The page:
Bring the Hope of the Bible to children

Our current focus is on providing Scriptures to children and youth in countries where there is war, violence, and poverty, such as El Salvador, Syria, the Palestinian Territories, and Vietnam.

Bible Societies in these countries are endeavouring to reach out to them with the Word of God to bring Hope into their lives, enable them to engage with the Bible, and to help end Bible Poverty.

Here is how your gift will support the Bible Societies in these countries:

  • Bible Society of El Salvador – distribute 10,000 Bible-based comics called Fear Not to youths in the country and introduce a peer-to-peer conflict resolution programme into 30 schools.

  • Bible Society of Syria – distribute 54,000 age-appropriate Christmas and Easter Scriptures to children through Sunday schools and churches in the Syria.
  • Palestinian Bible Society – distribute 15,000 children’s Bibles and Scriptures, 6,000 colouring and activity books, and 5,000 toys to children in the country.
  • Bible Society Vietnam – distribute 2,000 Revised Vietnamese Version Bibles and 2,000 Vietnamese Bibles (1925 version) to 12 to 25-year-olds.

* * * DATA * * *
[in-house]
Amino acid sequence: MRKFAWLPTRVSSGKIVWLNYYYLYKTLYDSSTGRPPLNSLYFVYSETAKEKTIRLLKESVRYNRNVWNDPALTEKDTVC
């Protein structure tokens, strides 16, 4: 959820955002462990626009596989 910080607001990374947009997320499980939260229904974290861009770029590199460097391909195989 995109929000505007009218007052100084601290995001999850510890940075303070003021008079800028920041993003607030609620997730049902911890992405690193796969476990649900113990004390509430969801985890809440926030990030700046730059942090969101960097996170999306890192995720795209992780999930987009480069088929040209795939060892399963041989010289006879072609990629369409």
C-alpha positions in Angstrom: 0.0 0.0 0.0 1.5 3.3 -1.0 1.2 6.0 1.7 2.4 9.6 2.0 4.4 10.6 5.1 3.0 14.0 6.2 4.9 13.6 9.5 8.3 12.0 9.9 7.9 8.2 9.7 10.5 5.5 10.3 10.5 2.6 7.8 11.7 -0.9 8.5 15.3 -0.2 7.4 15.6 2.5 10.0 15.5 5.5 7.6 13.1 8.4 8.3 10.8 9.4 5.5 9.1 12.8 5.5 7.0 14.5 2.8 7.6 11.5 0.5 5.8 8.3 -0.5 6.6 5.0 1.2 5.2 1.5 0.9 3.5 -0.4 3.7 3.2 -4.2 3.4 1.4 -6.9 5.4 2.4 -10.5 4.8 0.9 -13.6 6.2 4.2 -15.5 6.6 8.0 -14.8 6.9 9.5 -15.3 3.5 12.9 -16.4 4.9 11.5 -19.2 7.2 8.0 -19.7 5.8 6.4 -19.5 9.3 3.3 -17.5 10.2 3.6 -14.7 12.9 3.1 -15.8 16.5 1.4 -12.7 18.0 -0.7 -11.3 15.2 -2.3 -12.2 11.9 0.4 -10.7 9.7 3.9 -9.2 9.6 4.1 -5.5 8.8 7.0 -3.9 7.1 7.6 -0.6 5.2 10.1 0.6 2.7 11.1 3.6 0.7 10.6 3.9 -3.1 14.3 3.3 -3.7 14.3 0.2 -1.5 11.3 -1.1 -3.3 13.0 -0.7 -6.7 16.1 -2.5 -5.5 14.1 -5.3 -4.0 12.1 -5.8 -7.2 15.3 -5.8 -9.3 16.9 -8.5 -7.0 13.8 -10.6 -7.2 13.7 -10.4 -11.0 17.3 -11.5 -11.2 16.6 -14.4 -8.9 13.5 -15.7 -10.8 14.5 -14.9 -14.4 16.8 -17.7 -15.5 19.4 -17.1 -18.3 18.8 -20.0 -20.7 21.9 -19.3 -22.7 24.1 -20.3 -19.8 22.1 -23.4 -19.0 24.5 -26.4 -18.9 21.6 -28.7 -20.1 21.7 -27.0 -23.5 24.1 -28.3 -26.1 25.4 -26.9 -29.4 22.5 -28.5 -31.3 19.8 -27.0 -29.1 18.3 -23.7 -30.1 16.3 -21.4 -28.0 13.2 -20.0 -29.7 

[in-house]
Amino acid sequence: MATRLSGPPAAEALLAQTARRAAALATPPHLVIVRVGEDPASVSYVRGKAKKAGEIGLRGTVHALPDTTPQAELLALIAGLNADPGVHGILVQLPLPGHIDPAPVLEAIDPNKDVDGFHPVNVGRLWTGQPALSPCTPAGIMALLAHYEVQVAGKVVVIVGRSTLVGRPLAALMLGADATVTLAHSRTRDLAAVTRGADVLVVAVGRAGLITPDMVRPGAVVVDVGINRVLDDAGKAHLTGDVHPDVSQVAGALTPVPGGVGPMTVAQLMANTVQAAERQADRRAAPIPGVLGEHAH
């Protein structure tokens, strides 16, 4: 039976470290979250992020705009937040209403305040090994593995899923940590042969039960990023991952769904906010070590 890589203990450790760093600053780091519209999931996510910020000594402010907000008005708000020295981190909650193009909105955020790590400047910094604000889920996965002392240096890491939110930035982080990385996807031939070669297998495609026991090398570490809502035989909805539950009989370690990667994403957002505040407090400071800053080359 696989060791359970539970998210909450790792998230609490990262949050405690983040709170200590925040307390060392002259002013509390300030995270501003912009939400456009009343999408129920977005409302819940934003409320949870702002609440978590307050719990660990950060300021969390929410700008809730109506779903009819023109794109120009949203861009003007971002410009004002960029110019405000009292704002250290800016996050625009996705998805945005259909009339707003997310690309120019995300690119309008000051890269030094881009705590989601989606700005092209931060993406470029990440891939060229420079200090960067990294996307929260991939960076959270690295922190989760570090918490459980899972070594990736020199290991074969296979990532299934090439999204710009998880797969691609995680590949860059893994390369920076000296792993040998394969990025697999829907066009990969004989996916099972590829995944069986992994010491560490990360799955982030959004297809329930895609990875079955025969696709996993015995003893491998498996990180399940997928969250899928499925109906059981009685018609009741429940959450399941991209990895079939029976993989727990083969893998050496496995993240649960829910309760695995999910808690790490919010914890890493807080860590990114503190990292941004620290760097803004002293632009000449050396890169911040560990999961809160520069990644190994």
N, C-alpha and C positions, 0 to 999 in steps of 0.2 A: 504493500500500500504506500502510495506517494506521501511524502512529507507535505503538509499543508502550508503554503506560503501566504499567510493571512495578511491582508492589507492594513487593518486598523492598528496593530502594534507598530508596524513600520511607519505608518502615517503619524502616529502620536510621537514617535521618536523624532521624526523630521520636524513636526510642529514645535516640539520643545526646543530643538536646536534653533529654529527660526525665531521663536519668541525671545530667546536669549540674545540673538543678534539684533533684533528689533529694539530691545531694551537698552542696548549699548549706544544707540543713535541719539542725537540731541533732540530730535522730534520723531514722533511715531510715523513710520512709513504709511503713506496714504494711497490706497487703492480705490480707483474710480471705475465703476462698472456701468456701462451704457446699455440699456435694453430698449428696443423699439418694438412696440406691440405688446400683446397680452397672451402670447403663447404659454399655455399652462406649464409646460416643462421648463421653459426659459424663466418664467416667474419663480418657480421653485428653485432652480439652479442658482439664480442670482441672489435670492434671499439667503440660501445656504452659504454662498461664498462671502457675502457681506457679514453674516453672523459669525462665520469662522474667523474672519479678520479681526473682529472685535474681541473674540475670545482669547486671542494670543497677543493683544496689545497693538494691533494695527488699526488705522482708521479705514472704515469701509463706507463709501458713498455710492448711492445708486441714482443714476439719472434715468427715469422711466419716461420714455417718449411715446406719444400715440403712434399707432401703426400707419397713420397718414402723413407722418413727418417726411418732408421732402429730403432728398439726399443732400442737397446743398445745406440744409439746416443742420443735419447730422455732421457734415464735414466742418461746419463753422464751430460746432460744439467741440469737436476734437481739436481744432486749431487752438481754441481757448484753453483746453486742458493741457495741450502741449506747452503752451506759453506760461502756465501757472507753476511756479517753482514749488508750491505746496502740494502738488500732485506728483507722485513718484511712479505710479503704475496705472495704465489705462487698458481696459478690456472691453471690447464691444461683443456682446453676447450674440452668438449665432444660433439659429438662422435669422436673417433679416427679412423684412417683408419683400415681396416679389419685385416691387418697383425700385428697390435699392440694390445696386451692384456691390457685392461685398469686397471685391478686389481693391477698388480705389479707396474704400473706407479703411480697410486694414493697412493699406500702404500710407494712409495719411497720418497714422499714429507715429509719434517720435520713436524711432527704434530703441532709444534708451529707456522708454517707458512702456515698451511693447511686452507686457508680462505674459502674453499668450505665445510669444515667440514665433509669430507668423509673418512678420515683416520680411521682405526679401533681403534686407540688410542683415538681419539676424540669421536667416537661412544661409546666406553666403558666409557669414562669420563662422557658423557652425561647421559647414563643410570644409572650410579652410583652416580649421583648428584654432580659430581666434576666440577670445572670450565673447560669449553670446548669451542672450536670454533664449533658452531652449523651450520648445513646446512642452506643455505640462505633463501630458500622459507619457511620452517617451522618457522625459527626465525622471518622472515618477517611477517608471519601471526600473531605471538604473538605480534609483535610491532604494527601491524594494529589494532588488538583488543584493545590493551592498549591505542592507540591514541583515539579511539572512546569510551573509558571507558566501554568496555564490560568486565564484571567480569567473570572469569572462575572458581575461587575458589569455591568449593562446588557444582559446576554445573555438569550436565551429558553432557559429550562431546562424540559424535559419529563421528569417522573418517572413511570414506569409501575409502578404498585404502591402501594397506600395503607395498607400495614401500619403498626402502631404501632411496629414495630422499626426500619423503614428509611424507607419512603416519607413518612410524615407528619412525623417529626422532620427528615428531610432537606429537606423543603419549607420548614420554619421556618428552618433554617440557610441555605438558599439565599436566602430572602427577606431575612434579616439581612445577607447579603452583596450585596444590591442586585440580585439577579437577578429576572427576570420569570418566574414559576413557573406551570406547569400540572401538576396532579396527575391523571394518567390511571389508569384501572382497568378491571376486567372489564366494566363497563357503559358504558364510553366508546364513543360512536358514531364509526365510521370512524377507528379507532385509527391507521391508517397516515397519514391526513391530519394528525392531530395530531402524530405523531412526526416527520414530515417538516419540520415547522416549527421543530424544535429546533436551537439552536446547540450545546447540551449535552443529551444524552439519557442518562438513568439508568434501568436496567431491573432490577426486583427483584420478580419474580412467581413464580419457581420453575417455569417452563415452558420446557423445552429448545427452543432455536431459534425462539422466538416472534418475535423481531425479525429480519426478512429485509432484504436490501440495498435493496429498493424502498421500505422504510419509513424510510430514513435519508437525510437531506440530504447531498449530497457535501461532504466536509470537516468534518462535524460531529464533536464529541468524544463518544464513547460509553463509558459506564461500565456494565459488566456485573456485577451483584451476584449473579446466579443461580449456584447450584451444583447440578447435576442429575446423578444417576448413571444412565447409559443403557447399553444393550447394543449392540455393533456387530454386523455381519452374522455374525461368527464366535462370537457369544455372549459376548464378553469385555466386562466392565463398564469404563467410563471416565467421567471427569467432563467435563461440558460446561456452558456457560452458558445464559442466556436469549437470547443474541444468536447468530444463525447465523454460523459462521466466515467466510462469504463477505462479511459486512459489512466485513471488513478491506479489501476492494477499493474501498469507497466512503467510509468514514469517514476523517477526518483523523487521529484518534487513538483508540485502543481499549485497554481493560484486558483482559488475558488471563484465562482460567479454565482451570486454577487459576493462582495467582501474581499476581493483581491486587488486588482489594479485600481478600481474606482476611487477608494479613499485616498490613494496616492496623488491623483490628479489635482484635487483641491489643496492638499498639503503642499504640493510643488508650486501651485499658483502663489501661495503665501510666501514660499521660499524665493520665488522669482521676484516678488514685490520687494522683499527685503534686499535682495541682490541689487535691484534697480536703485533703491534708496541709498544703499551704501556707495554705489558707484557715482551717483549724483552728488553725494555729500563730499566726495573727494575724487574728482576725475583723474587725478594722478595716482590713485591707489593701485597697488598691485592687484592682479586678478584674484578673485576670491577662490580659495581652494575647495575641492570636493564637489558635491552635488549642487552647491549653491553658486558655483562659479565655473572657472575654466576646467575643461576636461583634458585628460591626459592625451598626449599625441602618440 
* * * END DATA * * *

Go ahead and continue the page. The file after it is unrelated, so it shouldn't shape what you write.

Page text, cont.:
Yes, I would like to help bring Bibles to young people in El Salvador, Syria, the Palestinian Territories, and Vietnam.

El Salvador

A boy holding the Fear Not comic.

One of the poorest countries in Latin America, El Salvador is known for its high murder rate and gang violence, which have already forced thousands to flee the country. As recently as the weekend of 25 – 27 March 2022, gangs murdered 87 people compelling the government to declare a state of emergency in the country.

In a society such as this one, children and young people are growing up with constant fear and anxiety. The Bible Society of El Salvador is working to address these issues by distributing a Bible-based comic entitled Fear Not. At the heart of the comic is a boy named Samuel who encounters Jesus, and is transformed into a superhero, Sama.

Sama is then thrust into an adventure to bring a message of Hope to the lost people who live in the Land of the Desolate. As Sama is equipped with the Word of God and the Shield of Faith, he must overcome his fears, battle his old ways, and ultimately learn to trust in God’s power as he fights against the powers of evil.